A comprehensive eye exam is the best way to prevent vision problems in the future, and to catch any issues before they become worse. While you think that you would probably notice if your eyesight were to get worse, there are many other vision and health problems that are screened at a comprehensive eye exam. Most of these problems don’t exhibit any noticeable symptoms, often going undetected unless a qualified optometrist tests for them. An eye exam is typically separated into two parts: the Eye Health portion, and the Vision Examinationportion.
EYE HEALTH PORTION
With the help of the latest instruments and technology, a comprehensive eye exam can test for several vision problems as well as general health issues. By measuring things such as eye pressure, curvature of the cornea, and evaluating the eye’s lens, retina, and posterior section (through dilation of the pupils), an optometrist can test for:
- Macular degeneration
- Health problems such as high blood pressure and diabetes
Advanced testing instruments have improved the ability of an optometrist to test for many of these vision problems. For example, using the GDX Screener, an optometrist can detect glaucoma and optic nerve damage much earlier than was previously possible.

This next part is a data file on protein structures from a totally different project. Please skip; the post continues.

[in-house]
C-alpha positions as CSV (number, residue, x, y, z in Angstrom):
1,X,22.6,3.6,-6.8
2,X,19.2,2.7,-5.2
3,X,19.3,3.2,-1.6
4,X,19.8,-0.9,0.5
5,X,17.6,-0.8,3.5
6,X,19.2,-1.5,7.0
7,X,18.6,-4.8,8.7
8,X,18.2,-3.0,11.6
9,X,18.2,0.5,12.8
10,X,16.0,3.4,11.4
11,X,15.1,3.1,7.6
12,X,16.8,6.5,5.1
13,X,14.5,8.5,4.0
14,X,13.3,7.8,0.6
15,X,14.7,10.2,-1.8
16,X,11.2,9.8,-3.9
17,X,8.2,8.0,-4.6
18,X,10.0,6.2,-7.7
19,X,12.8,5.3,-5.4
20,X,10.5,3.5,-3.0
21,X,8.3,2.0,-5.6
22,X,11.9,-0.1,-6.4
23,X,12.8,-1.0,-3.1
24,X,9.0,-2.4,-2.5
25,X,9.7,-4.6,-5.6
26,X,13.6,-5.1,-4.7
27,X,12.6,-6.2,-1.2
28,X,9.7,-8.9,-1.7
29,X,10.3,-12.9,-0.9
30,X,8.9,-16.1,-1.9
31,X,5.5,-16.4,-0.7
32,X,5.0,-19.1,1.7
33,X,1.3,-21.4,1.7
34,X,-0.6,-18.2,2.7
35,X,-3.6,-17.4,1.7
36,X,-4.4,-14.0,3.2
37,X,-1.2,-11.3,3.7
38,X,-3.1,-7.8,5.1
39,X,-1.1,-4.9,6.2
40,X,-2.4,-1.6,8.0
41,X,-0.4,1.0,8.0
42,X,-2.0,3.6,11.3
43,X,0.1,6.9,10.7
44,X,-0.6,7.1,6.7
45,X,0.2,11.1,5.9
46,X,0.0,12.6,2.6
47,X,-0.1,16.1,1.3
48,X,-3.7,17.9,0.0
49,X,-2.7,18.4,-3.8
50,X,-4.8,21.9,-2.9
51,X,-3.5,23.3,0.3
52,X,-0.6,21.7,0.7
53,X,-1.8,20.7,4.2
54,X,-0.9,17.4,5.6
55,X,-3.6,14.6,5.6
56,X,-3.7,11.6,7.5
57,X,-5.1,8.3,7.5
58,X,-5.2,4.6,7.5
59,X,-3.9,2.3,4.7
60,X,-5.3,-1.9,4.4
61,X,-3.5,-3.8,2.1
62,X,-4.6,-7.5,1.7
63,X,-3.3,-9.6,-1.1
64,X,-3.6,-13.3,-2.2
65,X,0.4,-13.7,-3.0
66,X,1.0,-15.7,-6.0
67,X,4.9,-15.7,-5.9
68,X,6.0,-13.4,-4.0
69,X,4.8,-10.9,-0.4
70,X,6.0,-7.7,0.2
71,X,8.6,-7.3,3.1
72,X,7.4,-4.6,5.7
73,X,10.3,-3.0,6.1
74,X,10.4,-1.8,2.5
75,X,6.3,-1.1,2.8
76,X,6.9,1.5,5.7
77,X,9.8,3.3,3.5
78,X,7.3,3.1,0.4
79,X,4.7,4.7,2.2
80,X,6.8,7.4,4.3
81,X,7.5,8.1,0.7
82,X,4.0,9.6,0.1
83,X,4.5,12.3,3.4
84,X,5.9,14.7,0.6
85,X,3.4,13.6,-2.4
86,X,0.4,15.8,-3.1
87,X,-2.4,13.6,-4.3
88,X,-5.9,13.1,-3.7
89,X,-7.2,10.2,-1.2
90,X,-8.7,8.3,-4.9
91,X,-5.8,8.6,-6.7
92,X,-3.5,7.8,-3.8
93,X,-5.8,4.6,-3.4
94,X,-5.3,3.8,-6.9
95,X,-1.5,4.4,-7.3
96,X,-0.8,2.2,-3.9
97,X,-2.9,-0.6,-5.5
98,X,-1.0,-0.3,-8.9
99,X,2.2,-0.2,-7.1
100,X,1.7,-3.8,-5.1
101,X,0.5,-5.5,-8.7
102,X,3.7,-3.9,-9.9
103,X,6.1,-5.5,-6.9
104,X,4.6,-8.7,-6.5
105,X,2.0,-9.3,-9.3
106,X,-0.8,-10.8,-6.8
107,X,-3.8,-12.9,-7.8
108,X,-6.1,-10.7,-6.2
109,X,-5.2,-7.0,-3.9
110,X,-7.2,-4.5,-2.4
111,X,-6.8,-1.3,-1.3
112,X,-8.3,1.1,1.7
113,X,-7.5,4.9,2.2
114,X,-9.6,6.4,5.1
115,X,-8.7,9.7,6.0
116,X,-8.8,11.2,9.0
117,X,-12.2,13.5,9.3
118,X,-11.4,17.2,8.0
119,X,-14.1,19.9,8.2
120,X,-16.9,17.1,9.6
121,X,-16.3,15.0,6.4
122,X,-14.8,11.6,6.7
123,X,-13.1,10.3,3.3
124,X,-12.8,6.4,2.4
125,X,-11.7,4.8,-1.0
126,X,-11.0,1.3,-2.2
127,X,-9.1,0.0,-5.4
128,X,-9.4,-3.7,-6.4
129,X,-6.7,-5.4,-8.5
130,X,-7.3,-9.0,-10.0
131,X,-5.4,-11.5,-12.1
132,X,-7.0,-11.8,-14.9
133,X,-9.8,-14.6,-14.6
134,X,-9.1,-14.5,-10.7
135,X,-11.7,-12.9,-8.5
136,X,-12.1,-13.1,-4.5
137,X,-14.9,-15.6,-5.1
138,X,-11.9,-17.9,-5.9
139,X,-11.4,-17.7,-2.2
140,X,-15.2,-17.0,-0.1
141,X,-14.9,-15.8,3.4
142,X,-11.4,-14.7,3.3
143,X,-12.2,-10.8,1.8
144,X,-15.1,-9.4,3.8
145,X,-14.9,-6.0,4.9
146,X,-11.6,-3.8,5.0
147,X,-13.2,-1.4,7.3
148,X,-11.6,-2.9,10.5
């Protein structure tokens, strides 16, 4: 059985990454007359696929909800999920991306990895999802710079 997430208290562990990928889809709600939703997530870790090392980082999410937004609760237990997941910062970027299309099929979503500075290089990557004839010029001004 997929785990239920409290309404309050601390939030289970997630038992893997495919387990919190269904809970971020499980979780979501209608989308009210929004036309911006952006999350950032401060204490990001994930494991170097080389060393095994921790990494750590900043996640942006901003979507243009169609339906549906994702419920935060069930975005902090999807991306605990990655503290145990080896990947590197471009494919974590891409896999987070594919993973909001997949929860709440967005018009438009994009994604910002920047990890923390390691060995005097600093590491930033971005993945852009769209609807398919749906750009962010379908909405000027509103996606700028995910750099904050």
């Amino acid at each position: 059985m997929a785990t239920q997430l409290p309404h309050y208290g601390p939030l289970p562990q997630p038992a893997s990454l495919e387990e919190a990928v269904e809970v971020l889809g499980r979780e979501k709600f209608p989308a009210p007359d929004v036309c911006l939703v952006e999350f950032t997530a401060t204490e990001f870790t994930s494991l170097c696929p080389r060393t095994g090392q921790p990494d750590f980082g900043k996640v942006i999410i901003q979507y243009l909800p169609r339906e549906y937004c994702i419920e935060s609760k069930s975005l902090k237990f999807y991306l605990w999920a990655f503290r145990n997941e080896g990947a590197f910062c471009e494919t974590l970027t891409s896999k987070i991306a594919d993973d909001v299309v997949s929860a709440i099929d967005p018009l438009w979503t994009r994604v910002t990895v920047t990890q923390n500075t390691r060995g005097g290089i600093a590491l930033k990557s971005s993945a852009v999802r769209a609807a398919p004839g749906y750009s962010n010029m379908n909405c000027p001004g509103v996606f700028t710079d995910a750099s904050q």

VISION EXAMINATION PORTION
The vision portion of your examination utilizes reading charts (where you read off letters from a chart at a distance) to test your visual acuity. The vision examination will determine if you need glasses or an update to your prescription. However, during this portion we also test for:
- Contact lens fit
- Color vision
- Depth perception
- Ocular muscle coordination
- Whether you are a good candidate for laser vision surgery
Even if you are not experiencing any noticeable problems with your vision, it’s recommended that all adults receive a comprehensive eye exam at least once every year. Be proactive when it comes to your vision, and schedule your Dallas eye exam today!